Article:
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Beetle max population and frass amount

Hi all, i am new here and i am exited about started production of mealworms.

However i have some questions that i hope you can help me with.

1 - Max amount of beetles per sqm In order to calculate or needs in terms of material i would like to know what would be an optimal amount of beetles per sqm for them to feel confortable enough (in human terms) to lay their eggs

2 - What is the amount (in kg) of frass produced by larvas, and beetles per sqm of production

We are planning a start cattle of 15000 heads to beetles, from what i read we should consider a loss ration of up to 10% (usually 3%) - Does any of you have any feedback on this amount of production (giving it might results to approx. 4million larvas)

Thanks in advance




  • edited August 2016

    Hi richardfv, - If you are asking about 4,000,000 yellow Tenebrio molitor larvae at one harvest here are some calculations. Old larvae can have average weight = 139.6-182.7 mg each; thus 4 million weigh 558,400,00 - 730,800,00 mg (= 555,400 gr - 730,800 gr total). Would you confirm that you want to harvest 4,000,000 larvae & give an idea of how often you want to harvest them.

    One issue is they can start toward pupation at 130 - 154.6 gr weight (the nutritional value of pupae is different & not usually desired as a feed ingredient). Data in Table 6 of research cited reveals that once the T. molitor larvae weighs 118-125 mg larval weight it starts to show a negative growth rate. Thus, authors conclude the larvae are best used for food once they are 100 to just under120 mg each larvae . At 120 mg each 4 million larvae weigh 489,000,000 mg or 480,000 gr (=1,058.5 pounds).

    Mealworms were reared on 95% whole wheat flour + 5% brewers yeast, at 25 Celsius, 70% relative humidity with 8 hours light + 16 hours dark; on this specific diet their growth rate was still positive (gaining1.2 mg/d) when harvested at 100-105 mg larval weight each. See Ghaly & Alkoaik's (2009) "The yellow mealworm as a novel source of protein", originally published in American Journal of Agriculural & Biological Science; Vol. 4(4). Free full text link =

  • Frass production might be estimated by using Andrew's " ... 2.5:1 FCR (food conversion ratio) ... for mealworms assuming an imperfect feed, although a carefully balanced diet should yield a better ratio ...." Thus, if harvest yellow Tenebrio molitor larvae at 120 mg then need 300 mg (120 x 2.5) total feed; at this rate excreted feed = 180 mg frass (300-120) per larvae. Meaning 4 million larvae of 120 mg produce 720,000,000 mg frass = 720,000 g (1,587 pounds) frass.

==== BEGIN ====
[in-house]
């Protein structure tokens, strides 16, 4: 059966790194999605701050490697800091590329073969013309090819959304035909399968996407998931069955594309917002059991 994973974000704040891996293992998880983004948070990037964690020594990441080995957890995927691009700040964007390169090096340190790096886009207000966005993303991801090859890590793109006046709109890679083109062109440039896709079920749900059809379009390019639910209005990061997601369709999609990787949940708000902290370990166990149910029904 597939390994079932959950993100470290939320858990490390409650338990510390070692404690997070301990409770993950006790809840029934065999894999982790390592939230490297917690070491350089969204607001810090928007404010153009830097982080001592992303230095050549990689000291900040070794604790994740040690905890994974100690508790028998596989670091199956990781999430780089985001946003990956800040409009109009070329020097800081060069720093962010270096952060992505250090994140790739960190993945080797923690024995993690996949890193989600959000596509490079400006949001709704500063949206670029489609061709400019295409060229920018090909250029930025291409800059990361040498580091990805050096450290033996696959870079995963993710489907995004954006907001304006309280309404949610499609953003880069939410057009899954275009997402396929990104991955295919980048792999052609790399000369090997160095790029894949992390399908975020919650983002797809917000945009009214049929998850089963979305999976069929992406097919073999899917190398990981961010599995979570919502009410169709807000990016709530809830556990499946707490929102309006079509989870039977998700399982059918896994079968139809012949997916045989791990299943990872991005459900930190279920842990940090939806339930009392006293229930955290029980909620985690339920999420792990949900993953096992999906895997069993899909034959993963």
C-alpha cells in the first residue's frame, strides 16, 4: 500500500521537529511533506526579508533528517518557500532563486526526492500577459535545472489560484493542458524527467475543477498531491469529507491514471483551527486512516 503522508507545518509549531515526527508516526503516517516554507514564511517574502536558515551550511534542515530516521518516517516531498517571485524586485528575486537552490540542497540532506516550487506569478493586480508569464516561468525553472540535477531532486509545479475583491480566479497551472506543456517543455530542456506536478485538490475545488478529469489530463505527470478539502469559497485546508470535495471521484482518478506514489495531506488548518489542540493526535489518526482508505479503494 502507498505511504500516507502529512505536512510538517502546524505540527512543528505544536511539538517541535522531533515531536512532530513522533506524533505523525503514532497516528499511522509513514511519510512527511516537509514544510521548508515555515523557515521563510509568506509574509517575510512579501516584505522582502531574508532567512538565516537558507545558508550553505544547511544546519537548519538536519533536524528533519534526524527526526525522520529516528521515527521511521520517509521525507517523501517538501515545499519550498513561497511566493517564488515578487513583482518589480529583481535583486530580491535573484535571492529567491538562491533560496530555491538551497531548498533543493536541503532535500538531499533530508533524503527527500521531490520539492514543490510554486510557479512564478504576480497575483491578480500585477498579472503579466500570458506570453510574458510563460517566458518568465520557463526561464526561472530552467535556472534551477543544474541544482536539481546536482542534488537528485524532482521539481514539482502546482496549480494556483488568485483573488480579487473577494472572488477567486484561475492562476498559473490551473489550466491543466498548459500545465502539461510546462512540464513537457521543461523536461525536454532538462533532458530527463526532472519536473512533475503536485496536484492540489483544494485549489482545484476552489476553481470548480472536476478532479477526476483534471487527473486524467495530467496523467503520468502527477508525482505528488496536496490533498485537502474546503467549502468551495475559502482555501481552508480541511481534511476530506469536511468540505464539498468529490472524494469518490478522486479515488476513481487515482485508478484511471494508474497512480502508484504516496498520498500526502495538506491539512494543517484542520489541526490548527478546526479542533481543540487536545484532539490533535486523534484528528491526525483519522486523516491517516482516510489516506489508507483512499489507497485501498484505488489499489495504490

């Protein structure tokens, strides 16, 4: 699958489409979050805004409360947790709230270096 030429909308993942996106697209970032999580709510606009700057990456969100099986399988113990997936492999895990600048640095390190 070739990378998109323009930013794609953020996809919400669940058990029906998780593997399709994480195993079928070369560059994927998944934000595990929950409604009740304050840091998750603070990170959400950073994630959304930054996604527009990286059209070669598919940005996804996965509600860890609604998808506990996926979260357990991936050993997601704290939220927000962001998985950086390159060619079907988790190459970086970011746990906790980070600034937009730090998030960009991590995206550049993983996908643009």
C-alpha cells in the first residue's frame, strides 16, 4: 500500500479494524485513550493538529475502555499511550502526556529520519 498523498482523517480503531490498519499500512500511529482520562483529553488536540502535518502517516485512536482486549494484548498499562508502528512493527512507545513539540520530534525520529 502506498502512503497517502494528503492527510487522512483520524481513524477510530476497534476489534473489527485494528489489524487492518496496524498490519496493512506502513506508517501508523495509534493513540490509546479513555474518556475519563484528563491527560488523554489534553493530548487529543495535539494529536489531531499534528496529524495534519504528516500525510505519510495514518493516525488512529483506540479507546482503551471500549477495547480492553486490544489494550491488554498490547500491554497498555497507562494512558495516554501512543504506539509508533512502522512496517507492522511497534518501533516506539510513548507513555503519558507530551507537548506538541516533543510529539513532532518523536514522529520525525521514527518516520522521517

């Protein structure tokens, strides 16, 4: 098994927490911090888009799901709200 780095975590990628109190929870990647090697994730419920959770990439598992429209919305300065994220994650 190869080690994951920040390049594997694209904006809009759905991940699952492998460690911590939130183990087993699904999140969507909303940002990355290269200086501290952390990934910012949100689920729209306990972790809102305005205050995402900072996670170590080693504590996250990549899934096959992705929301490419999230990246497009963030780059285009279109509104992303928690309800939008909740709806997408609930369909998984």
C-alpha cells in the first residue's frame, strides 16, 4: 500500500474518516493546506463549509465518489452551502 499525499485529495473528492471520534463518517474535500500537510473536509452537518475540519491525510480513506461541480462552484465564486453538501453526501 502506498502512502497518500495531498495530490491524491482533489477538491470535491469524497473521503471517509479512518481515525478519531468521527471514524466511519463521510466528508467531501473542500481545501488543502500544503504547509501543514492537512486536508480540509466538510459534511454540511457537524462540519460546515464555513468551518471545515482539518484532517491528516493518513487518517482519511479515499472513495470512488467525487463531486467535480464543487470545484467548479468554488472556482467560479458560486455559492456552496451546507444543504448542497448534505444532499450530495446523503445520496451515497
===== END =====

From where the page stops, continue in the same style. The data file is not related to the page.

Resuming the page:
Elsewhere in Forum I have posted mealworms have a 2.2 food conversion ratio; then the larvae at 120 mg need 264 mg (120 x 2.2) total feed . At this rate excreted feed = 144 mg frass (264-120) per larvae; meaning 4 million larvae of 120 mg produce 576,000,000 mg frass = 576,000 g (1,270 pounds) frass.

  • @gringojay thanks for your reply and thanks a lot for the link.

    Concerning the amount it is correct, however we are planning on harvesting 50% larva and keep the rest for a new round of reproduction, trying to keep a reproduction cattle at about 1.6 million beetle which if correct would result to about a population of 486M larvae (considering loss ratio) from 1 generation (knowingly that beetles could probably have up to 3 rounds of reproduction).

    From my understanding, accordingly to correct environment conditions (27C max and 70% humidity) a maximum cycle from egg to larvae ready to harvest should be maximum 11 weeks (if my research is correct)

    Our aim is to keep a beetle population of 1.6M to be able to produce about 400M larvae per cycle (not taking in consideration more than 1 reproduction round from beetles)

    However i have Absolutely no clues when it come to the best environment setup for beetles nor the amount of frass produced both by larvae and beetles, as we are planning to recycle frass for plants nutrition both indoor and for sale

  • Guess you beat me to the typing as i got your answer after answering you

  • As for total larval area required to rear 1 Kg larvae Andrew (elsewhere in Forum) reported "The bags we're currently producing for the small kits ... are 9" X 23" X ~4"-5" depth". Which means1 Kg. mealworm grow bag needs 1.437 sq.feet (0.1335 sq. meter) of horizontal area to a depth of 4-5 inches (0.1016 - 0.127 mt.) high.

    4 million larvae at 120 mg weighs 480,000g = 480 Kg. Using the above area means a total horizontal area of 689.76 sq feet (1.437 x 480) to a depth of 4-5 inches (= 64 sq. meters horizontal area to a depth of 0.1016-0.127 mt) high can produce 4 million yellow mealworm larvae of 120 mg.